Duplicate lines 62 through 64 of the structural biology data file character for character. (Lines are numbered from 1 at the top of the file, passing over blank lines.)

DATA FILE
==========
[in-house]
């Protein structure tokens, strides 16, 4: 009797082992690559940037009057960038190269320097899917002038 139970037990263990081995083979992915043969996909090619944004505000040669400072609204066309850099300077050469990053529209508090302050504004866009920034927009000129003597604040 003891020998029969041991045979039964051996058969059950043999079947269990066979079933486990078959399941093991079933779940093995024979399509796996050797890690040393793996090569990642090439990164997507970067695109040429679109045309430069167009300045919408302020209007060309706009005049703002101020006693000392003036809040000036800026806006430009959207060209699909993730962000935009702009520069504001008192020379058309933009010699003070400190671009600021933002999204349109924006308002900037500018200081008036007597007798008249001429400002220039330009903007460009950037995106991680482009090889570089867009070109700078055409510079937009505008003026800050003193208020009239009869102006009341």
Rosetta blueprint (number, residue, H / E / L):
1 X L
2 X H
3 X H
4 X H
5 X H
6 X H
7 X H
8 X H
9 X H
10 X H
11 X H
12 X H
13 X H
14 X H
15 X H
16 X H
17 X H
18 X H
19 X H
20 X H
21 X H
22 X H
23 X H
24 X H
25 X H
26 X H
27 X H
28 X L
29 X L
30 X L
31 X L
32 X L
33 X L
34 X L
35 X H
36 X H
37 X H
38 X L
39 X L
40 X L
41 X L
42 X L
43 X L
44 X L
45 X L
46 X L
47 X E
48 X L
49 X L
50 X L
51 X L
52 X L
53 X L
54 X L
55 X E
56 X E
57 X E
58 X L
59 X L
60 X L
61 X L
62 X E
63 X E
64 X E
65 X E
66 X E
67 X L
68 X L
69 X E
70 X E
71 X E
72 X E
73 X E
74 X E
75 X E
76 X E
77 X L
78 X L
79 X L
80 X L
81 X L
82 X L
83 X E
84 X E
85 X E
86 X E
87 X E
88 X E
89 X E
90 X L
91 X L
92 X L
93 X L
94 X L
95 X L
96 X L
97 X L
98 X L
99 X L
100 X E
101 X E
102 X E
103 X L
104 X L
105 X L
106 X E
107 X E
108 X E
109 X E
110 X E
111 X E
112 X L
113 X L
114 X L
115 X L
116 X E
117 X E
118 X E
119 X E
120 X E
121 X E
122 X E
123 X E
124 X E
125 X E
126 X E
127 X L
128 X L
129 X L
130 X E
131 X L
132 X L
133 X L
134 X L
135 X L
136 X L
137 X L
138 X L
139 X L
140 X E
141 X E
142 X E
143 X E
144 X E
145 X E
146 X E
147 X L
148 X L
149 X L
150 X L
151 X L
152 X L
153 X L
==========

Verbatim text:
59 X L
60 X L
61 X L